American Pottery Maker Haeger Pottery is closing after 145 years.
Yes, you read it right, ONE HUNDRED FORTY-FIVE YEARS.
You see, we still have American companies that are “senior citizen” in age, but, alas, they are dying because of “free trade and cheap products” not old age.”
Haeger is a Chicago area company based in East Dundee, a suburb of Chicago. To quote a fourth-generation owner of the family-operated business, Haeger Estes:
“… it became increasingly difficult for the artware and decorative accessory business to stay open. Gift shops and independent furniture stores are hard to come by, she said, and larger stores are buying their goods from abroad.”
I checked the Ebay® auction website and there are 4,137 Haeger items for sale (on 5/31/2016)! If you are a fan of the PBS television series, Antiques Roadshow (I sure am), we will probably start seeing their pottery featured more frequently. In the spirit of supply and demand, the prices of Haeger pottery should start rising. That’s how the system works. Their retail store at the pottery manufacturing plant started selling out of its inventory when the news became public about the manufacturer closing its doors forever.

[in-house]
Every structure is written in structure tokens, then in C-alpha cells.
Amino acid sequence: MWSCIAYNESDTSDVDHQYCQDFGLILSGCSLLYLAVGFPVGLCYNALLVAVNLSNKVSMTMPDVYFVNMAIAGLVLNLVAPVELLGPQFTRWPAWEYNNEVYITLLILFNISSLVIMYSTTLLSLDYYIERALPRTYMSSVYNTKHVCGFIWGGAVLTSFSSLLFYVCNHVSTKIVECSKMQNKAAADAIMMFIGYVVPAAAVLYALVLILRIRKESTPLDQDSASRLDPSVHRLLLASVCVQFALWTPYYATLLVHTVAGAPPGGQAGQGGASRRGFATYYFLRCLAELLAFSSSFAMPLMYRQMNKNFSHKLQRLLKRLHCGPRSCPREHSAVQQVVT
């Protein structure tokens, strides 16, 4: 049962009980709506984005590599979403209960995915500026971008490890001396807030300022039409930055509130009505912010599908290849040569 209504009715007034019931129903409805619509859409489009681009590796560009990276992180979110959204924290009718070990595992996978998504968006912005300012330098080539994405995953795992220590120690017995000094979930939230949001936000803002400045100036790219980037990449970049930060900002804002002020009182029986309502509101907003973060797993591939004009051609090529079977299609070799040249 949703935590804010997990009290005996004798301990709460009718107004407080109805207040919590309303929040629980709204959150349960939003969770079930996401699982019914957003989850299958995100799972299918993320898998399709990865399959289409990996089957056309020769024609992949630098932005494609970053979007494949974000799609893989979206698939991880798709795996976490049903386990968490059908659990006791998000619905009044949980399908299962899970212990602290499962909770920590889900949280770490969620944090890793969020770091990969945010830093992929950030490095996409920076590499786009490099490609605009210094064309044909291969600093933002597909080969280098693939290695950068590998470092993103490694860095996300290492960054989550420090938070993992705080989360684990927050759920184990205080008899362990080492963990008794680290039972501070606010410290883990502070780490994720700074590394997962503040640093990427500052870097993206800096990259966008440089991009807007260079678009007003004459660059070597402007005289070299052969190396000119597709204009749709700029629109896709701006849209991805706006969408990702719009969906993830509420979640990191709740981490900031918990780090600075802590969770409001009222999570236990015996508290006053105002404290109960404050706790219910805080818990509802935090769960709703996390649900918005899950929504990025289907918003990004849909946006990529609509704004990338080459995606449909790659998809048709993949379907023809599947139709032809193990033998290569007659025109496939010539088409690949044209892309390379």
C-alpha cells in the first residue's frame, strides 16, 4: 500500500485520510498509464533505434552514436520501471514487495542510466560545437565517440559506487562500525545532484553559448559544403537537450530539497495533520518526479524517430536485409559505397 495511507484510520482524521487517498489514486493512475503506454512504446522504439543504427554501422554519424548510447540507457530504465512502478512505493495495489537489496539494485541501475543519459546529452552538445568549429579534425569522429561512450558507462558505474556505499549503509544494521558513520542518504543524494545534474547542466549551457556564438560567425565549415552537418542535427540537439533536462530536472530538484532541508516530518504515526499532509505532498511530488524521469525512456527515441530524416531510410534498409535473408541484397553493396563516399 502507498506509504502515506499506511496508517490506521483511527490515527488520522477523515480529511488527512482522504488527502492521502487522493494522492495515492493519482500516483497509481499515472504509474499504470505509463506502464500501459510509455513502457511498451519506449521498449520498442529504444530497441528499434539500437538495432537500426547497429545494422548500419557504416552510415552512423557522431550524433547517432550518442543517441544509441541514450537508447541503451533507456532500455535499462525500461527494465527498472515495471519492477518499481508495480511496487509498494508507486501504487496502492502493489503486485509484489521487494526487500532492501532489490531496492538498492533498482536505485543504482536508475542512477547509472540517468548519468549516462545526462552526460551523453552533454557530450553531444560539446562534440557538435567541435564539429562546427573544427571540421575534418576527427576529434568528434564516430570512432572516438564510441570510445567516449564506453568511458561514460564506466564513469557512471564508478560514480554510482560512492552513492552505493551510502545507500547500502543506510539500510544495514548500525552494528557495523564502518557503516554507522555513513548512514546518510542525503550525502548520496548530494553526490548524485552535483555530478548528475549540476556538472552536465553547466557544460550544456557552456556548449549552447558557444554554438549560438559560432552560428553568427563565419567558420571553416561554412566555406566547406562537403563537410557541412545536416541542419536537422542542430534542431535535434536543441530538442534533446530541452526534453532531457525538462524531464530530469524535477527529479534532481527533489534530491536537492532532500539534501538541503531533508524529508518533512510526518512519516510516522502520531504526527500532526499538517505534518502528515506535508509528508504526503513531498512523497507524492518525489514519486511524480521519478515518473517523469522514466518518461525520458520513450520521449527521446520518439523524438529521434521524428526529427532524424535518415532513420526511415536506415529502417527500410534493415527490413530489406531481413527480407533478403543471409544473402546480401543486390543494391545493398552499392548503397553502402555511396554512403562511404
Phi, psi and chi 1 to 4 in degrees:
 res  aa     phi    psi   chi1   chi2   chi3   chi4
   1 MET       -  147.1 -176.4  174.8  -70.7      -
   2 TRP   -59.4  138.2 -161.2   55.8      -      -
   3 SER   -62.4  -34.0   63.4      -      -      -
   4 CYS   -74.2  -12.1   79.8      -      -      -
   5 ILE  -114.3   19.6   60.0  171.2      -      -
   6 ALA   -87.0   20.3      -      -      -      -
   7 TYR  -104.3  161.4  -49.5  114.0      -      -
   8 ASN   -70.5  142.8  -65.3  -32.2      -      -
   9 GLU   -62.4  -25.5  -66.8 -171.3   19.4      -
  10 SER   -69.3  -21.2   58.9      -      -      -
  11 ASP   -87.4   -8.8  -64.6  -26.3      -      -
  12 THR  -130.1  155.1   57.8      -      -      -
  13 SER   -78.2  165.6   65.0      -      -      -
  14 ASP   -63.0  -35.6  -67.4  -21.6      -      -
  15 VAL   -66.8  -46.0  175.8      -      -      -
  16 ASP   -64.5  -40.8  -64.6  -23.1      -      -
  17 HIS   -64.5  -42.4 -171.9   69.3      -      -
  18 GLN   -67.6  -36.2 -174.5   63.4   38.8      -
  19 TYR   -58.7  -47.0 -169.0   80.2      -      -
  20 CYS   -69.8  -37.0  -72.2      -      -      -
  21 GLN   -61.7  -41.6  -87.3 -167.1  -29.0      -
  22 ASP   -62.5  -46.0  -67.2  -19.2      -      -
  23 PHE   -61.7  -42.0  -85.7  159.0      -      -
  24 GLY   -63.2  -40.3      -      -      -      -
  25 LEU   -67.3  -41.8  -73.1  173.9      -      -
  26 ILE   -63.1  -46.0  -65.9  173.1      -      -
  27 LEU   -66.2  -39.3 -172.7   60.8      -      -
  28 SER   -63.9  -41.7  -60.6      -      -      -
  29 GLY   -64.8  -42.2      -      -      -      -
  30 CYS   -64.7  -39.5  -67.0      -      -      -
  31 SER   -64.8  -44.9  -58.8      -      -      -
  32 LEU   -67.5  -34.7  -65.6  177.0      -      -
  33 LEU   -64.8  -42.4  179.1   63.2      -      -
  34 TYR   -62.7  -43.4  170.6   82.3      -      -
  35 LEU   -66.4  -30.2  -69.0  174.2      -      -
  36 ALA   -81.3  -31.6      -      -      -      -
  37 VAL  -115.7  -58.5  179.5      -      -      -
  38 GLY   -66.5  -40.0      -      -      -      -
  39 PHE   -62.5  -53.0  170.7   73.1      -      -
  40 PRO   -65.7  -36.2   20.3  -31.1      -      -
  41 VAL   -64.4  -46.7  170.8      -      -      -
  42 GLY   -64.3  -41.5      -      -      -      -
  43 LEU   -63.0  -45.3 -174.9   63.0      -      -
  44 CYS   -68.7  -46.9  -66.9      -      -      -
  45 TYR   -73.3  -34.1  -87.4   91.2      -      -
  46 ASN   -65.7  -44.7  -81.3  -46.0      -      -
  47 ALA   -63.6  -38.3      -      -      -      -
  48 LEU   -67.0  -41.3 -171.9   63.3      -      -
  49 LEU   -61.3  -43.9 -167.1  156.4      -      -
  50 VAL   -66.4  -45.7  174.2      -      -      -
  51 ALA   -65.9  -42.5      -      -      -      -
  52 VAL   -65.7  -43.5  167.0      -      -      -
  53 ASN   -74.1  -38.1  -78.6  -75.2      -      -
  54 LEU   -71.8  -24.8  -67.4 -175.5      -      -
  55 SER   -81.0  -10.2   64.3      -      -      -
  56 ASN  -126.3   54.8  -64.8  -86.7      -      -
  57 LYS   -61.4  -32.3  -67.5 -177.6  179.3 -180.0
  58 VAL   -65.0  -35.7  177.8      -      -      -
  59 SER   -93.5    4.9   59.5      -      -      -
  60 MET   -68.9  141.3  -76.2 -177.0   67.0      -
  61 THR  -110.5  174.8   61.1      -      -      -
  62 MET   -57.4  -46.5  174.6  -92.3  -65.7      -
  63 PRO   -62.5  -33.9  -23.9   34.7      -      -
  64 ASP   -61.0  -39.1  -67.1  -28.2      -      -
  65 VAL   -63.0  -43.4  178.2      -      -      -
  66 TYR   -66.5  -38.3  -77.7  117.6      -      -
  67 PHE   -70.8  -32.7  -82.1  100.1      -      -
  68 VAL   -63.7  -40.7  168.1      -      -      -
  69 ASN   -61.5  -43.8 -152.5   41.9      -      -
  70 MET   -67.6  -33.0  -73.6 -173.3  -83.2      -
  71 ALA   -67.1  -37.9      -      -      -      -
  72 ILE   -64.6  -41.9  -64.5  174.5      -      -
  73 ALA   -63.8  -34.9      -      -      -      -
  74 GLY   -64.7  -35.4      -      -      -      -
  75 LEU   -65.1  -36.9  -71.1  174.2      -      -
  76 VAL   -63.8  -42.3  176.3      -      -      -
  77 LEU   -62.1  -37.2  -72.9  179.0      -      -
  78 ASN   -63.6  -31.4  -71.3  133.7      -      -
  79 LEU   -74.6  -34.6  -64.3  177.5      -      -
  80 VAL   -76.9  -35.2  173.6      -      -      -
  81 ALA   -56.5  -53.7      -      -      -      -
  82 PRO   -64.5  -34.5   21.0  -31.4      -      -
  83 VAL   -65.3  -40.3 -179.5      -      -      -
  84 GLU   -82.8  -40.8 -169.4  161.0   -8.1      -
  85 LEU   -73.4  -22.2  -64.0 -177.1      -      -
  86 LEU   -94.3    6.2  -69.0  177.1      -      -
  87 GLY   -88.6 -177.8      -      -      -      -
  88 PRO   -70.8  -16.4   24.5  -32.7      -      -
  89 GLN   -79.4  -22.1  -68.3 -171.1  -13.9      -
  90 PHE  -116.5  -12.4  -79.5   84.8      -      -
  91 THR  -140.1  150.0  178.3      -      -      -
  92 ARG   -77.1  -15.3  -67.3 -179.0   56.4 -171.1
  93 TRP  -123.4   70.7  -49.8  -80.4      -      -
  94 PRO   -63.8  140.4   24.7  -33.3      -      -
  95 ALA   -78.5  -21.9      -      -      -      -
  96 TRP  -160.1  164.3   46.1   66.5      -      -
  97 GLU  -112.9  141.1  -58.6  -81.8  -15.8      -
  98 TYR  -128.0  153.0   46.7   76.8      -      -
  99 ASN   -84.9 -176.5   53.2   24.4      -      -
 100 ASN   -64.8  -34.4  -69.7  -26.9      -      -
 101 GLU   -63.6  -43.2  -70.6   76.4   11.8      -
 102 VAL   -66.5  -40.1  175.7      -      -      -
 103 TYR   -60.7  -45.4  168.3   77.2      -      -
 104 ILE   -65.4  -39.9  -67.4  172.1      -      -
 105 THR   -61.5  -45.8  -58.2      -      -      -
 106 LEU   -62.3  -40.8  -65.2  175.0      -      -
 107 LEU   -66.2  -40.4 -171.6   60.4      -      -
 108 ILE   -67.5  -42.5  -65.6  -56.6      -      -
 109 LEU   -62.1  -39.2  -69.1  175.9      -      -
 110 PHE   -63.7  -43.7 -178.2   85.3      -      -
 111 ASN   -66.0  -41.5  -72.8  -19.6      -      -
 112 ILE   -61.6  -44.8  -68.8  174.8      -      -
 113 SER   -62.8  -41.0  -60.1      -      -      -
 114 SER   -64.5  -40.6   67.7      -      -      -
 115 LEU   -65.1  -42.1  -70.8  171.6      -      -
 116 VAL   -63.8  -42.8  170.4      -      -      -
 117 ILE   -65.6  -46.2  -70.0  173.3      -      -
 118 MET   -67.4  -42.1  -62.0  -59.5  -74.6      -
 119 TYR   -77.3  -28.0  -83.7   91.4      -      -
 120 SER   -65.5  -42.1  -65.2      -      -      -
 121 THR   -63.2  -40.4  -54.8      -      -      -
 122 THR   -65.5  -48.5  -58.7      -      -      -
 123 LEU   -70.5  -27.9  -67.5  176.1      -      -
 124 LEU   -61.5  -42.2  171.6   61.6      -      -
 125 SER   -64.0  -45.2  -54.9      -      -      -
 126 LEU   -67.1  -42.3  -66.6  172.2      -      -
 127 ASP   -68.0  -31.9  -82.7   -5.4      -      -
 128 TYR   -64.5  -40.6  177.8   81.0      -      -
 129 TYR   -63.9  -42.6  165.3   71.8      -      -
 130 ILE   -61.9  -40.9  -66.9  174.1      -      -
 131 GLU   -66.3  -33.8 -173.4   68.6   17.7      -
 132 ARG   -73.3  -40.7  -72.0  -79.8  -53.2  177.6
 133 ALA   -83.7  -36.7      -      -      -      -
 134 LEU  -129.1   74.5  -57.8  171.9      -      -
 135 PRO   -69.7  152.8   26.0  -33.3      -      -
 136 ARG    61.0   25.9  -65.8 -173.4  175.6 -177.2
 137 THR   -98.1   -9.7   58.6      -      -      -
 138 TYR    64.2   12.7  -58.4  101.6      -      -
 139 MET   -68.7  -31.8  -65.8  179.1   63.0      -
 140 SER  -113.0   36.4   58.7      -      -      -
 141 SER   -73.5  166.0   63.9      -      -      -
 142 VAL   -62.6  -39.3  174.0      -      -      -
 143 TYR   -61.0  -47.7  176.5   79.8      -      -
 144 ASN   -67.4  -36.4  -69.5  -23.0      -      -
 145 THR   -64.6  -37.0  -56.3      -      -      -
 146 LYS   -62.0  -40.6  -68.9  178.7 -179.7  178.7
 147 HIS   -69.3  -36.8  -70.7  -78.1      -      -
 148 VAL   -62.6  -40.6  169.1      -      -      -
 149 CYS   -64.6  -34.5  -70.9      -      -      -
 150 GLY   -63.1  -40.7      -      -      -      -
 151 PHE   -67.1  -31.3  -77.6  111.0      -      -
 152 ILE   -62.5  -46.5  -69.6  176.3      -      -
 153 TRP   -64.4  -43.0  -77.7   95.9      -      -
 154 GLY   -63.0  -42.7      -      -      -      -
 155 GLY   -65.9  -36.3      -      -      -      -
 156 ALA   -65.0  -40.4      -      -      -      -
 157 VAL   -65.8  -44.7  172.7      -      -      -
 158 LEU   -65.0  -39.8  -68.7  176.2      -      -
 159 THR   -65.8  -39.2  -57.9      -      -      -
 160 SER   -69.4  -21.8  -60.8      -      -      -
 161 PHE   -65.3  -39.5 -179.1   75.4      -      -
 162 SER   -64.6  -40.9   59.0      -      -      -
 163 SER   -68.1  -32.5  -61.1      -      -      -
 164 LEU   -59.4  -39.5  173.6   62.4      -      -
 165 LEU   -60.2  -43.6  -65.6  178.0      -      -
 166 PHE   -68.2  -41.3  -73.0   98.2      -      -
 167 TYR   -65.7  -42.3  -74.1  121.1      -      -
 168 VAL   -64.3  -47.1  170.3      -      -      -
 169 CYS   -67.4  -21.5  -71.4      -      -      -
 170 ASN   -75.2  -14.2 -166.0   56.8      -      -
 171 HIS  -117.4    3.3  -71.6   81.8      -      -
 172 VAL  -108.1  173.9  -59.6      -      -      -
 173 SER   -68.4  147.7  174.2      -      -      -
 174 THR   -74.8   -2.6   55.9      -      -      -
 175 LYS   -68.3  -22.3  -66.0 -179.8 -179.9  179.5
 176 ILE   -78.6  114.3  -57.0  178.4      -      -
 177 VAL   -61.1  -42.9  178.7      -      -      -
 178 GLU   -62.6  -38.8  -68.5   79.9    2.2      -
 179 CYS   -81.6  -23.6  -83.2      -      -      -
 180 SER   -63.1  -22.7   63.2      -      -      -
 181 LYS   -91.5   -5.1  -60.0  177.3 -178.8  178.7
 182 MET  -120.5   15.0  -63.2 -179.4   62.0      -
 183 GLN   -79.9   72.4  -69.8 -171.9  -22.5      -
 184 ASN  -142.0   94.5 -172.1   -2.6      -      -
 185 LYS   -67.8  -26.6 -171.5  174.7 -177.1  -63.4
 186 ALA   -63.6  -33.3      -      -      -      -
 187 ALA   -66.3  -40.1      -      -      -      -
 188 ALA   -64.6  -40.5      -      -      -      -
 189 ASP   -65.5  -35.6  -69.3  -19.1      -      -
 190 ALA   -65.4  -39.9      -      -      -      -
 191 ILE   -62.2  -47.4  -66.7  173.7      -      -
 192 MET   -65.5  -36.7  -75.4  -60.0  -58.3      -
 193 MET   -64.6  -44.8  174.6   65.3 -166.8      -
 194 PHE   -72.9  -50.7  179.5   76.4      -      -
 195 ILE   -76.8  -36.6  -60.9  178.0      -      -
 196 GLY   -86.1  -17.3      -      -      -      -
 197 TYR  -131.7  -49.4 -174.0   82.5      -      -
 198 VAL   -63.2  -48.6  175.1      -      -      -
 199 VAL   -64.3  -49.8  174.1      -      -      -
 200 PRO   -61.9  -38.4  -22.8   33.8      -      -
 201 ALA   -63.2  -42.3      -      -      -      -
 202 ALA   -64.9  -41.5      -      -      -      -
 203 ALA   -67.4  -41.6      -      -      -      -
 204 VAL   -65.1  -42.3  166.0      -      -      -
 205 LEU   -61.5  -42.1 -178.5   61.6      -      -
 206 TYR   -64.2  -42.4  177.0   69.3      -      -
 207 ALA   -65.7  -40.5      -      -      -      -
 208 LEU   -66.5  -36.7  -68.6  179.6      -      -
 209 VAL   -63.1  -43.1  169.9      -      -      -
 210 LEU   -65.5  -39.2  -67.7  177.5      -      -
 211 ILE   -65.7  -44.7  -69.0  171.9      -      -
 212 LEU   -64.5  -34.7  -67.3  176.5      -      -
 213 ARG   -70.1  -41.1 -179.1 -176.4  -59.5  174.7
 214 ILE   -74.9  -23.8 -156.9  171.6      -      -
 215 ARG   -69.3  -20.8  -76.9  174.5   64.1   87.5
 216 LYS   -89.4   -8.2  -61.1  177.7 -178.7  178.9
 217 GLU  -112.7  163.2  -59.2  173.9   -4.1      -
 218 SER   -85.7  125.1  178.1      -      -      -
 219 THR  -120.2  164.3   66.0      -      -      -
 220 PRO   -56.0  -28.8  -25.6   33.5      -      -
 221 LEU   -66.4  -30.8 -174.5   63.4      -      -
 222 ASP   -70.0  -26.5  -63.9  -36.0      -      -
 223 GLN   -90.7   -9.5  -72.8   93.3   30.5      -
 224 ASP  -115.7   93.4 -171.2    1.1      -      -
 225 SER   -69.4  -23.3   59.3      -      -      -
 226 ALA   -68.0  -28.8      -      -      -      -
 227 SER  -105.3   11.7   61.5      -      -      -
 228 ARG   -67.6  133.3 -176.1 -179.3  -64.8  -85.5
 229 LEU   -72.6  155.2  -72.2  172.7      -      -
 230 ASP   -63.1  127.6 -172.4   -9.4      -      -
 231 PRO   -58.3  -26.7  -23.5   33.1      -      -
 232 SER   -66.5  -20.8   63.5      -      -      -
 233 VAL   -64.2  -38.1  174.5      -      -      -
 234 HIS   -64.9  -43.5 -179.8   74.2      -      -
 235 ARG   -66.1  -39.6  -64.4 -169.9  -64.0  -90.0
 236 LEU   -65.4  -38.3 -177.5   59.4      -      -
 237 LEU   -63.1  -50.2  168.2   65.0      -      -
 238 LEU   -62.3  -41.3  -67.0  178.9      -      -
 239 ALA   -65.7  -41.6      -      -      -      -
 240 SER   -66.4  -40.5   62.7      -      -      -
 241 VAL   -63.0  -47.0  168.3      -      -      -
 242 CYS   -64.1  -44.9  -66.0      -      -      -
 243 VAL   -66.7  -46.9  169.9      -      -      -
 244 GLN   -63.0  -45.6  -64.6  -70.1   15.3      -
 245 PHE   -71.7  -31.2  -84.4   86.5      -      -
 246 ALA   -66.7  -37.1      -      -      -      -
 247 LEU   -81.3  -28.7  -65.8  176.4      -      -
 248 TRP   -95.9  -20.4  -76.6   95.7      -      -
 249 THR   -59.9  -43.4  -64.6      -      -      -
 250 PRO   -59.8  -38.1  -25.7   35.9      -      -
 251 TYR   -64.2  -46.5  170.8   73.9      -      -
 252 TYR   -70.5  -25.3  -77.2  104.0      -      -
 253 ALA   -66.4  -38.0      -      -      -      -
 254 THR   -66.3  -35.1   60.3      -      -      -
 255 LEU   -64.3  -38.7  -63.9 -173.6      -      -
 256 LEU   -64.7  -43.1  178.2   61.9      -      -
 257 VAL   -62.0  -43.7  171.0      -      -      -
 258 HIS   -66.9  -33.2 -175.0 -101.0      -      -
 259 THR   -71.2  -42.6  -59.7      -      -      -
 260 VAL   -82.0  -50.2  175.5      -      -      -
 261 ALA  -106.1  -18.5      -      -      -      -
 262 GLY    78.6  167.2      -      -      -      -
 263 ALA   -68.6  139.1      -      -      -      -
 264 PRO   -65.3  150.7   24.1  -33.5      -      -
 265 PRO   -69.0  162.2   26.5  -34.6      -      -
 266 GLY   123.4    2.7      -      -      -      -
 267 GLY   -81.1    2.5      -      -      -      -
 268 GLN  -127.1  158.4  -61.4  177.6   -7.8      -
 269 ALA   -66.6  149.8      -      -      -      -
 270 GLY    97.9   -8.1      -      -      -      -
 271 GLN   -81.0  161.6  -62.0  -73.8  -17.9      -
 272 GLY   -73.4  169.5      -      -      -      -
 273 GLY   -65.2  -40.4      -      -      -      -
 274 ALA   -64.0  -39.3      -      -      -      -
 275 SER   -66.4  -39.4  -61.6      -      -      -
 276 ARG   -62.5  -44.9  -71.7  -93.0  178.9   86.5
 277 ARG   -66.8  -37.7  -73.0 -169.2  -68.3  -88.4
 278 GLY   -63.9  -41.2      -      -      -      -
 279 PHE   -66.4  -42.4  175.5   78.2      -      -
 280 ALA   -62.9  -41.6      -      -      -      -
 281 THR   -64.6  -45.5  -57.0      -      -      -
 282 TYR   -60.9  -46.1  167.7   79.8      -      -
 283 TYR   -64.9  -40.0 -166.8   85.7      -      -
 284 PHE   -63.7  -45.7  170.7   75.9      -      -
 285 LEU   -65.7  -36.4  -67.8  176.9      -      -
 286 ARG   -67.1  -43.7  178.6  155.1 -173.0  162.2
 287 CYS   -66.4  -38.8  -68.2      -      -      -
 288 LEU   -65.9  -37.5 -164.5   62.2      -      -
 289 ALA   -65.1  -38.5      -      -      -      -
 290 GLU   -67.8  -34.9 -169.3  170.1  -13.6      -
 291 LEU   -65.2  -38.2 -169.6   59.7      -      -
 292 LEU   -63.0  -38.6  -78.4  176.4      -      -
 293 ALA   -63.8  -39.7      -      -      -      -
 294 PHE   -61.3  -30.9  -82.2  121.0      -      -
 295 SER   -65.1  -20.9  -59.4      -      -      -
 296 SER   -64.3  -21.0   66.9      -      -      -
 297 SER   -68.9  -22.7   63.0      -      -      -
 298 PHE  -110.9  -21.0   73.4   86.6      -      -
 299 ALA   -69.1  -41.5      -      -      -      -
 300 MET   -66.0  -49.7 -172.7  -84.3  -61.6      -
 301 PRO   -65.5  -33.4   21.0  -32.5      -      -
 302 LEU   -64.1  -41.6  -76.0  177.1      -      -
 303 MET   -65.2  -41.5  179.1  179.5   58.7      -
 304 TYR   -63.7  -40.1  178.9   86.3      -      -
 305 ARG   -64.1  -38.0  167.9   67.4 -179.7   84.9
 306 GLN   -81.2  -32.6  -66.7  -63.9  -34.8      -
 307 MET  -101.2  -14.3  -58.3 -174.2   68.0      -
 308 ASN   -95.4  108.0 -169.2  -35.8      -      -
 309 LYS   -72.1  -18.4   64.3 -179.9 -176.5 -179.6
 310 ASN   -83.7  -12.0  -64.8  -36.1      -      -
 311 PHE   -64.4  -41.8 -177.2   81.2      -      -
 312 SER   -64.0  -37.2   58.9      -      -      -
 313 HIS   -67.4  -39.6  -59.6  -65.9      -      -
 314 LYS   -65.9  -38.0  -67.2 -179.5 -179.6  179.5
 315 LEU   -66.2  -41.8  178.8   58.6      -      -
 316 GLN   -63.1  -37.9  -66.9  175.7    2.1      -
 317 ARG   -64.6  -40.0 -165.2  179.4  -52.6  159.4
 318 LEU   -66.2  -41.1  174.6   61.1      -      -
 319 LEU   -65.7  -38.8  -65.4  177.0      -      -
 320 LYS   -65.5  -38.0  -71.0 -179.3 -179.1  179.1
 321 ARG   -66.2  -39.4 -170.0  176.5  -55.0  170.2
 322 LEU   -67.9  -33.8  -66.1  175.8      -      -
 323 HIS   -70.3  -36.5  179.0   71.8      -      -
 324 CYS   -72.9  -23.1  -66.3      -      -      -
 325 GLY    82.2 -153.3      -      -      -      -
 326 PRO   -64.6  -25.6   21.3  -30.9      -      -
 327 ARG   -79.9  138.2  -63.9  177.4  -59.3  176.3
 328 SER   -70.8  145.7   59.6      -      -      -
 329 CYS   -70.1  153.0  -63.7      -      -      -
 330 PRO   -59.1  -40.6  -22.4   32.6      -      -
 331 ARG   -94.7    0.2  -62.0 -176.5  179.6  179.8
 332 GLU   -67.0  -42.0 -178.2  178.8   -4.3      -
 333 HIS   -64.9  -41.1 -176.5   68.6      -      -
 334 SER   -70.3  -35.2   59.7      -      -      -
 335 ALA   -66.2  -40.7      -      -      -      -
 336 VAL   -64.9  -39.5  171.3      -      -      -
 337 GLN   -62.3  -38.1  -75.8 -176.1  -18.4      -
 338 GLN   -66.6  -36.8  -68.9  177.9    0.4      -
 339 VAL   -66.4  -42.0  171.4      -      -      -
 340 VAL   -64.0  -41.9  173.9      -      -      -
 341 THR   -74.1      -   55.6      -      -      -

Haeger began its business in the “horse and buggy era” of Chicago in 1871. Haeger even made bricks to rebuild Chicago after its great fire. Now there’s “some history for ya”. Of course its age does not match that of some of the companies in Europe, e.g. Lloyd’s of London (1811) or the Bank of England (1694), but considering that the United States as a sovereign nation is 240 years old, Haeger lasting 145 isn’t too shabby in my book.
Since I’m currently attending the Blogging 201 course, it is suggested that I offer the reader every so often an archive of relevant past postings. In that spirit, take your choice of any topic that may be of interest to you from the following:
And, as always, thanks for stopping by.